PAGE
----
Depending on how much press we read, we can come across headlines that follow this pattern on a weakly basis:
XYZ has left his post after only x months due to differences of opinion on the strategy of the organization.
While we know that in most of the cases this is just a PC way of saying that people didn’t keep promises, didn’t get along, new interests emerged that the new guy was crossing etc., sometimes this is really the reason why the new CEO leaves….and when this happens, it raises the following question:
How did the board decide exactly by this CEO?
Truth is in most cases the board doesn’t have a solid case for selection. Considering experiences, track records and chemistry is not enough; even ideas about strategy are not enough: how can the board decide if these ideas are good? Based on what?
The board MUST have a CONCEPT based on which a strategy maybe built before they start talking to candidates. Ram Charan in his book “Boards that lead” referred to this concept as the Central Idea, Labovitz & Rosansky more than a decade earlier in their book the “Power of Alignment” called it simply “the Main Thing”.
This concept should be discussed with the candidate who -if he’s good- can credibly add to it, modify it, etc. If the board hires the candidate, he’d present a strategy that complies with the concept and the board can approve it, or -if it’s a well functioning board- credibly add to it, modify it, etc.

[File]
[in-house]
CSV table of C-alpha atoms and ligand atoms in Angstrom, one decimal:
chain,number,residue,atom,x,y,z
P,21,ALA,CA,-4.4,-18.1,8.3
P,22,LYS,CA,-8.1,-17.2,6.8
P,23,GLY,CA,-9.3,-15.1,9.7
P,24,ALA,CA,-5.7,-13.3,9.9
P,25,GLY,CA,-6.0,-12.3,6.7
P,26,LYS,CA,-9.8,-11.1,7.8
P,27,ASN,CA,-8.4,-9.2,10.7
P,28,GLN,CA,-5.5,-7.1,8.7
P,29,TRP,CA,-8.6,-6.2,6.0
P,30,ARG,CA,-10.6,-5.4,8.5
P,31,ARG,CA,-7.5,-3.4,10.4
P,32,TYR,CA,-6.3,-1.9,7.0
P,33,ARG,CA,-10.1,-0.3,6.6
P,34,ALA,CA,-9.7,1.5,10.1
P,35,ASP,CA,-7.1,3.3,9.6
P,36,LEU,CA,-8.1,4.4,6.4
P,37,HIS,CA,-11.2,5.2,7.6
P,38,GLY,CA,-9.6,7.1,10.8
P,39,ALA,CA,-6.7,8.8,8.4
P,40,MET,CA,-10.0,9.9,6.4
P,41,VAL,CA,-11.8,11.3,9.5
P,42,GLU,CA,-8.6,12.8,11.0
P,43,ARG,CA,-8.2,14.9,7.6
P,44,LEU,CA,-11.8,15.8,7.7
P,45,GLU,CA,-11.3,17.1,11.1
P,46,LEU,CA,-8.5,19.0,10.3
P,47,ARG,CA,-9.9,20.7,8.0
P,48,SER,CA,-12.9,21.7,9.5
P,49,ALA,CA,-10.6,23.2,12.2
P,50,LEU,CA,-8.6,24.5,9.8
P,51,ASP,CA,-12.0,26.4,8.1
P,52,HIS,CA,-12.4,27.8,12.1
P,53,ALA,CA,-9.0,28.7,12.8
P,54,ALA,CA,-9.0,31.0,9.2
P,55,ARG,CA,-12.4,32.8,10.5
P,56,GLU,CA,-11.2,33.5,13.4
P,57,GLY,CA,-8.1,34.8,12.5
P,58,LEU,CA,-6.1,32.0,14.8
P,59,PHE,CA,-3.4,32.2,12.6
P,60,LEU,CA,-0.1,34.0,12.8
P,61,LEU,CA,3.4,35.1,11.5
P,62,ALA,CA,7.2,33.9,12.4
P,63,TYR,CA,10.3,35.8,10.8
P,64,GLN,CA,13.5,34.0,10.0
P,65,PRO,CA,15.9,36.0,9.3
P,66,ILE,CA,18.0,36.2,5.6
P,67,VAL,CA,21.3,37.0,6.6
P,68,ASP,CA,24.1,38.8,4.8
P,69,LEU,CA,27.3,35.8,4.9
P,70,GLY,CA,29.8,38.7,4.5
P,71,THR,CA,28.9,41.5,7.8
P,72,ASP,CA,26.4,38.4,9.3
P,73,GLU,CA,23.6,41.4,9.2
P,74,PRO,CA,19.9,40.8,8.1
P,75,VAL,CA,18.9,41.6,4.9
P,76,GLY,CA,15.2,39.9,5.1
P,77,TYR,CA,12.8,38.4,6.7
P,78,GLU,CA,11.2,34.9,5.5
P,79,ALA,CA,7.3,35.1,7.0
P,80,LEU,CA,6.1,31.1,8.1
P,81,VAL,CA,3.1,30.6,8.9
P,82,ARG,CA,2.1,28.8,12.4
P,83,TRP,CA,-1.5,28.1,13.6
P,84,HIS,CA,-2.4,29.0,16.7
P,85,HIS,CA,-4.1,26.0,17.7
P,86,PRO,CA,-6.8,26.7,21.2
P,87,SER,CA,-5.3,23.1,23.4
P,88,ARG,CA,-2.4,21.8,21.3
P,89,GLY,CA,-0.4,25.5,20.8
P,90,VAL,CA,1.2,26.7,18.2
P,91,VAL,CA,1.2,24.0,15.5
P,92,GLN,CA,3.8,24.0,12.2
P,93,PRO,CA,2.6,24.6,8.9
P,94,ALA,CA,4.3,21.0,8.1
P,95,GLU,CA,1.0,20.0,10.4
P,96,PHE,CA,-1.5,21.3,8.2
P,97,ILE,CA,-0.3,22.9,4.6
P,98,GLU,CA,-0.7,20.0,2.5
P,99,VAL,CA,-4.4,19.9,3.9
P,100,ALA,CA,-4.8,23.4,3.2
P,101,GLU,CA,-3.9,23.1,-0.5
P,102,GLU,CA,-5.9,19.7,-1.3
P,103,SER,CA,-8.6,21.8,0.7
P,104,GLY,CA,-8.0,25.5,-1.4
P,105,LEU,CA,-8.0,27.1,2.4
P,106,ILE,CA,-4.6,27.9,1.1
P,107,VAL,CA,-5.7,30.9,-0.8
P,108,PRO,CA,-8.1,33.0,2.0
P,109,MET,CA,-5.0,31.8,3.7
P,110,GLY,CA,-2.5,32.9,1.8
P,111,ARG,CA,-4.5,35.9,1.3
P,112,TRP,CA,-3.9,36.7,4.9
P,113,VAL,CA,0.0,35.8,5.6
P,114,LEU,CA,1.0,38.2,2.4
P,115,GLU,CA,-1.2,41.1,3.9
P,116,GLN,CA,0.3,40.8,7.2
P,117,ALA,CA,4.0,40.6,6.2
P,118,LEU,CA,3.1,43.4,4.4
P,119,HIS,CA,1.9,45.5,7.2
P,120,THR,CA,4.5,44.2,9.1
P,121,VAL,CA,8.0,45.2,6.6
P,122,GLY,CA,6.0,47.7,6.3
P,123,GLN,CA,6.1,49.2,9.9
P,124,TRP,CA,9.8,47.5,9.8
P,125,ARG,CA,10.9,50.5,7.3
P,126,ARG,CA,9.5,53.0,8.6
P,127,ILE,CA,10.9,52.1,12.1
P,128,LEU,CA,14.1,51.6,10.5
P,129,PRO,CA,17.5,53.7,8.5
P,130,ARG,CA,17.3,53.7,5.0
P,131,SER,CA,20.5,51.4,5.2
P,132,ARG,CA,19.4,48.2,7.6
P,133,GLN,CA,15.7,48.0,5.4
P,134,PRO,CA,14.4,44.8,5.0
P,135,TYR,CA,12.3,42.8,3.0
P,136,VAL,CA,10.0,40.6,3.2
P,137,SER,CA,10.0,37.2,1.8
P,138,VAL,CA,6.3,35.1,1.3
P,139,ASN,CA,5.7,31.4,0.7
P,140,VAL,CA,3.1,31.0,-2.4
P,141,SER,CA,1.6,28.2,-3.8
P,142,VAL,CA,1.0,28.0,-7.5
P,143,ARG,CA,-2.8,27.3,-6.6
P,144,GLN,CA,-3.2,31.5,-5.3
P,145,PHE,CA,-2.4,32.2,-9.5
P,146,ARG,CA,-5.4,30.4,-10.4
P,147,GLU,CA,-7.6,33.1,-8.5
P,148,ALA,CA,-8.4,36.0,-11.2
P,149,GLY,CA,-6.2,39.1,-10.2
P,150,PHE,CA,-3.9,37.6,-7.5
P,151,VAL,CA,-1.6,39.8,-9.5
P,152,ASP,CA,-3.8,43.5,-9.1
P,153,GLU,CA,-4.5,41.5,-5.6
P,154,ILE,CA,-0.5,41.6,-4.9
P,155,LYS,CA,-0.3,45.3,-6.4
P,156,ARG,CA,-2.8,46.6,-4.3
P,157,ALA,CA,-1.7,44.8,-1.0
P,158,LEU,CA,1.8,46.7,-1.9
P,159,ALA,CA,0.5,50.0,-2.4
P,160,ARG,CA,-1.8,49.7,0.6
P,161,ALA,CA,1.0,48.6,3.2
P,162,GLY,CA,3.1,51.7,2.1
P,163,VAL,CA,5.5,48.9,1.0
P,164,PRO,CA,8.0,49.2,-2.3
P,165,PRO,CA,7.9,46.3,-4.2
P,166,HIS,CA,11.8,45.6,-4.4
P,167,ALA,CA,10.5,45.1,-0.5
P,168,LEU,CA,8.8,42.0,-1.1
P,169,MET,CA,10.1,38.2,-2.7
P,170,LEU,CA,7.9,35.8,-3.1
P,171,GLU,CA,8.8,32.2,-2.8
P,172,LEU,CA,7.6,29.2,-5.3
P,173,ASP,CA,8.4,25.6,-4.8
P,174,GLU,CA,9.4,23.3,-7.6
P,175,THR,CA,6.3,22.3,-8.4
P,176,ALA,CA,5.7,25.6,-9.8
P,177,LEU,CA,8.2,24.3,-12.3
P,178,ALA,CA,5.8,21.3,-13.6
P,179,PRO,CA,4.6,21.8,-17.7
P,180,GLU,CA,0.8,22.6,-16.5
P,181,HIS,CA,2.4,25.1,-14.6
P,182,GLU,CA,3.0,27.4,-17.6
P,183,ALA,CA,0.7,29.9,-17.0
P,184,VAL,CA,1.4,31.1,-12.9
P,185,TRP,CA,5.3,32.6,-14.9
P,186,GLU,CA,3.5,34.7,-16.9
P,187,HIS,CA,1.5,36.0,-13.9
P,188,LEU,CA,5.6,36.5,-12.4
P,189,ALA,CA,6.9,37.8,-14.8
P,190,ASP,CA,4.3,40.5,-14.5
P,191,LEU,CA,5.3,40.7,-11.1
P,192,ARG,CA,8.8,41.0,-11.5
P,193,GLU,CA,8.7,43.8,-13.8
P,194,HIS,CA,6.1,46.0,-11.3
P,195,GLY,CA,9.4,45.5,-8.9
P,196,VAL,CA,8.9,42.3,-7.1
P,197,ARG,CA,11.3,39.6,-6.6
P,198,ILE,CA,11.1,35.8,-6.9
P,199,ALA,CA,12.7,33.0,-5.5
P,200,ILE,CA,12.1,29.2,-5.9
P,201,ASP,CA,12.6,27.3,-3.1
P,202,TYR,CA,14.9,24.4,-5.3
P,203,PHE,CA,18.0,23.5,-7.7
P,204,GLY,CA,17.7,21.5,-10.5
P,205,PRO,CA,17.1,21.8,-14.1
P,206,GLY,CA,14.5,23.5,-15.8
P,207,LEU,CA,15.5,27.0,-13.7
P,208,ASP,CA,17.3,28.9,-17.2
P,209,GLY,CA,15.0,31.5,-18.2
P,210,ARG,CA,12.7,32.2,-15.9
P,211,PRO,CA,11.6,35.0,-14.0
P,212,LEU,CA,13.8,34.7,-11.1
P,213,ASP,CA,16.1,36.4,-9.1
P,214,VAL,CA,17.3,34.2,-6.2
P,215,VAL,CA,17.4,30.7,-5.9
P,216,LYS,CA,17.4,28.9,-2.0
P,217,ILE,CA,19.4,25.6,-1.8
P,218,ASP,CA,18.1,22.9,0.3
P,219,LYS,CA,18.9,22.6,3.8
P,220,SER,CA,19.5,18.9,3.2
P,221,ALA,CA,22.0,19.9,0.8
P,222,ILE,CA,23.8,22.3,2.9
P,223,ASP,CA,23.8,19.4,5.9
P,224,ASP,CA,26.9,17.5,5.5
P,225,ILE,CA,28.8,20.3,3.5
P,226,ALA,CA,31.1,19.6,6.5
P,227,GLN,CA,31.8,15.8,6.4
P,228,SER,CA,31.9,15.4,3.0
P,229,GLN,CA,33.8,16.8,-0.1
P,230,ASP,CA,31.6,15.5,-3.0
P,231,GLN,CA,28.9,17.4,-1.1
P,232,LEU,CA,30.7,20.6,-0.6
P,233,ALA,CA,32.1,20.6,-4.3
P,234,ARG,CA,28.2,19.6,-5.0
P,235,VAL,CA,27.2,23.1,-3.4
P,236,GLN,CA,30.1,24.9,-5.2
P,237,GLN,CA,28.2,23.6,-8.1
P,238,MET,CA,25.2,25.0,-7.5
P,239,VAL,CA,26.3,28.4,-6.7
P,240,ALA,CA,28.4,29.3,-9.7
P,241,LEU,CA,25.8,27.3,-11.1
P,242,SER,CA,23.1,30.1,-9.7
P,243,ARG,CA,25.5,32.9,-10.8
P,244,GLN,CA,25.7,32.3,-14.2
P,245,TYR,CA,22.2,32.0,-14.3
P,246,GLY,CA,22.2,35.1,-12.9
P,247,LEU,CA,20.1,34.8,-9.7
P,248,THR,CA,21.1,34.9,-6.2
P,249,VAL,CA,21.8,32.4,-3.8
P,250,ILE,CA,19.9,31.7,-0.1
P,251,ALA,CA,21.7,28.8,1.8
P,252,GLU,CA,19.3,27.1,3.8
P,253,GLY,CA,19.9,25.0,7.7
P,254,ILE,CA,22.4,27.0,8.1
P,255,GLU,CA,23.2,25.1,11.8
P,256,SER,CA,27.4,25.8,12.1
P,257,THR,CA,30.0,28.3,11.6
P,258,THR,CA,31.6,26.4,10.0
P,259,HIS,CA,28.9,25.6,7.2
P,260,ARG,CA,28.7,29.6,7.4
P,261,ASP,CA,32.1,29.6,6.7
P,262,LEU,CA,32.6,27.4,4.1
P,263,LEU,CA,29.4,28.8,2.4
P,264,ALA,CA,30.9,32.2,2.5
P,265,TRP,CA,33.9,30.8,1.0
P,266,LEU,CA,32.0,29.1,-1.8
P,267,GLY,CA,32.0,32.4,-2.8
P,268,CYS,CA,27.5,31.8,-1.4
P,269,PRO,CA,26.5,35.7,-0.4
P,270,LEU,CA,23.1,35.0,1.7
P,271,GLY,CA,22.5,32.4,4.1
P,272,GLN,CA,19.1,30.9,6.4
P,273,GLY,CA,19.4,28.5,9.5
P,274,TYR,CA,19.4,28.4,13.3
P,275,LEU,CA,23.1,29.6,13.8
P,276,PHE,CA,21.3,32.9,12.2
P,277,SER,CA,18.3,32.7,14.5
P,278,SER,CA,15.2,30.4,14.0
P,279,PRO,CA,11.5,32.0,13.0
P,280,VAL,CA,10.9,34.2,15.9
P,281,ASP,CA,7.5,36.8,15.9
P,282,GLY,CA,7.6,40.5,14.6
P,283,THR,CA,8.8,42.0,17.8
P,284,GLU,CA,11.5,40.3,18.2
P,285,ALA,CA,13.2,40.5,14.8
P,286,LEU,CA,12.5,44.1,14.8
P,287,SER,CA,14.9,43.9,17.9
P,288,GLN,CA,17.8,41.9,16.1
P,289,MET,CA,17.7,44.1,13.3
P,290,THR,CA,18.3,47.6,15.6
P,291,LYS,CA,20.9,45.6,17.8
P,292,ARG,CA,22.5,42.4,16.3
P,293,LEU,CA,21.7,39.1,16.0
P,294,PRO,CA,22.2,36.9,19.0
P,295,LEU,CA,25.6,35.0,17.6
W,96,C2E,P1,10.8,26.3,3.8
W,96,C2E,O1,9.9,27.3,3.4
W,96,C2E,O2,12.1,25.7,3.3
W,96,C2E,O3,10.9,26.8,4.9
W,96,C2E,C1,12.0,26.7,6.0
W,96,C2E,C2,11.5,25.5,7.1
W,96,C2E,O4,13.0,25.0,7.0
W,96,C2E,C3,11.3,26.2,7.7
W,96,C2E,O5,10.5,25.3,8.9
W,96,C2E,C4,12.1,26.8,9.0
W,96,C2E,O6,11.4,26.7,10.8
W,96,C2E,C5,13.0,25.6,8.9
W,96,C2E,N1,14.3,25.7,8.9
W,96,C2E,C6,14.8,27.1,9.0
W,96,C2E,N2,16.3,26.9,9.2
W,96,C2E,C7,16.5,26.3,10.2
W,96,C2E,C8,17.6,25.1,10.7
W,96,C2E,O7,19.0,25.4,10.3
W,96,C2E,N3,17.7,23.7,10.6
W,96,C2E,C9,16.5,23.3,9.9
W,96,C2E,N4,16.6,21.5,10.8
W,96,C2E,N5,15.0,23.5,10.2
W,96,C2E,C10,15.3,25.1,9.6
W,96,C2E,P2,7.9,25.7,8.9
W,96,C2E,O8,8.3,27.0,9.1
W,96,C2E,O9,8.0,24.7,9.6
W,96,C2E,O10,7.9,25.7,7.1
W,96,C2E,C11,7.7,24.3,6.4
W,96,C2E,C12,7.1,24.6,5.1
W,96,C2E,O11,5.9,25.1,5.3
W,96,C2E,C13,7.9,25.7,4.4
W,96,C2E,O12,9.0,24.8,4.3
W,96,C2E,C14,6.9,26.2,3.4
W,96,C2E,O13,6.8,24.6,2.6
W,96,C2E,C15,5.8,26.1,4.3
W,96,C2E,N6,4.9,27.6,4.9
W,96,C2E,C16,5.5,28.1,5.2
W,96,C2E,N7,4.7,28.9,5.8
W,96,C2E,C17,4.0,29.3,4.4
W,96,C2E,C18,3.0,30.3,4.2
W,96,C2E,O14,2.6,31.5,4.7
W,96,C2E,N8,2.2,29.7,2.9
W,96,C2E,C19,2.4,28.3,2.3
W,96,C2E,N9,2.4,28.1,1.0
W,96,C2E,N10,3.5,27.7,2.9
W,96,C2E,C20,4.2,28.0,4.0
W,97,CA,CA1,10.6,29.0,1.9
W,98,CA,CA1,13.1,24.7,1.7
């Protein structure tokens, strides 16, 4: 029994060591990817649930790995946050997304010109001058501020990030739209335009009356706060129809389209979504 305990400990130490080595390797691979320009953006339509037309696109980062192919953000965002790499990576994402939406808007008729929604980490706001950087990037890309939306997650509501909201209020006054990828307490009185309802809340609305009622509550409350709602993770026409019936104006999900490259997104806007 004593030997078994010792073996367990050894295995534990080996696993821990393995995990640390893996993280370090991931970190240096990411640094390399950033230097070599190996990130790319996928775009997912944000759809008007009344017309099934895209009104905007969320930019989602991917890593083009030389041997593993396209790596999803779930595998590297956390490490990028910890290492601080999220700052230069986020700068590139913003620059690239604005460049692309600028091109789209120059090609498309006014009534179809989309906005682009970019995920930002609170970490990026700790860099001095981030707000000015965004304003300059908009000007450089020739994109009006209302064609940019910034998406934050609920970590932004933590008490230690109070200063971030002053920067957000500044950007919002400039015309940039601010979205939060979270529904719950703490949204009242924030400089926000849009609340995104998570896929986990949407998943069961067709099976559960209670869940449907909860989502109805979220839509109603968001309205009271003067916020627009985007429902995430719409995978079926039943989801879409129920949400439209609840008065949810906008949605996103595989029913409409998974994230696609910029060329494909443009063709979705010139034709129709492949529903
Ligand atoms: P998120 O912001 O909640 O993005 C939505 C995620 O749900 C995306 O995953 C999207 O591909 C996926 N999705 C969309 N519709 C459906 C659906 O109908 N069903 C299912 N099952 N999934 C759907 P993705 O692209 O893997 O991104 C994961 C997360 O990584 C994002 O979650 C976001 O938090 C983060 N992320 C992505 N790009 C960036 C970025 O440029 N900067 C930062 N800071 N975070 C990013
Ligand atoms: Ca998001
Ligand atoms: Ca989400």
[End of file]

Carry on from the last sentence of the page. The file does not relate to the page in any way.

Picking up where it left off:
In lack of this the typical schema goes something like this:
“can you increase profitability by 20% in the next 3 years?” “yes!” “how?”
“I see chances of reducing operational costs by introducing the following best practices and to increase revenues by cross selling, better marketing, expanding into new markets, etc.”
The schema is basically kept on the level of cliches which means communications is meaningless, which in turn means nobody knows anything and key players pursue their own agenda.
In some industries it’s more difficult to come up with such a concept than in others. Being a 3rd tier supplier in automotive manufacturing SEEMINGLY leaves much less room for new/improved concepts that could serve as a base for strategy than in industries that cry out for new concepts, like media for example.
The common denominator across all industries is that only a handful of players have a concept, the rest operates on cliches….like the headlines they produce.